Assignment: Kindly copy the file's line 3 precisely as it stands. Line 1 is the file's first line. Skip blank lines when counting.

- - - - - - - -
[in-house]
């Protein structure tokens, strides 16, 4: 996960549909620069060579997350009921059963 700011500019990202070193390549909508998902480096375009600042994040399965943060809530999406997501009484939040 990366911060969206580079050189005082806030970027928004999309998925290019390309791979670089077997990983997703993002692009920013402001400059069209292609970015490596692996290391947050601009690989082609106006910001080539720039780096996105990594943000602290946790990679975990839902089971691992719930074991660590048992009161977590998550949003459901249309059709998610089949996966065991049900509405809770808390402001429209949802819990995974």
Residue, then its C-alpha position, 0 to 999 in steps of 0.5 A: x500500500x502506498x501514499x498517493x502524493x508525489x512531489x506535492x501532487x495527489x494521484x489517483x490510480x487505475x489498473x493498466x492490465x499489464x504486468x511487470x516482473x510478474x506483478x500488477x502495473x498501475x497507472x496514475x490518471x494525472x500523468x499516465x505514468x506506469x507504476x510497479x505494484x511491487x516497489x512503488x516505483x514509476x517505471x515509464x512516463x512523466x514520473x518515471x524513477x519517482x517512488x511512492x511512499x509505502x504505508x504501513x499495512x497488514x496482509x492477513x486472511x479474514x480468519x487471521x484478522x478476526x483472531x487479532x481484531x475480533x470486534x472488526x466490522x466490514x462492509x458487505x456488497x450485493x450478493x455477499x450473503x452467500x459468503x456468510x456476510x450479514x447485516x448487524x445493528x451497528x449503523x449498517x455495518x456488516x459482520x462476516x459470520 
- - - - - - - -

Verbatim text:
Residue, then its C-alpha position, 0 to 999 in steps of 0.5 A: x500500500x502506498x501514499x498517493x502524493x508525489x512531489x506535492x501532487x495527489x494521484x489517483x490510480x487505475x489498473x493498466x492490465x499489464x504486468x511487470x516482473x510478474x506483478x500488477x502495473x498501475x497507472x496514475x490518471x494525472x500523468x499516465x505514468x506506469x507504476x510497479x505494484x511491487x516497489x512503488x516505483x514509476x517505471x515509464x512516463x512523466x514520473x518515471x524513477x519517482x517512488x511512492x511512499x509505502x504505508x504501513x499495512x497488514x496482509x492477513x486472511x479474514x480468519x487471521x484478522x478476526x483472531x487479532x481484531x475480533x470486534x472488526x466490522x466490514x462492509x458487505x456488497x450485493x450478493x455477499x450473503x452467500x459468503x456468510x456476510x450479514x447485516x448487524x445493528x451497528x449503523x449498517x455495518x456488516x459482520x462476516x459470520 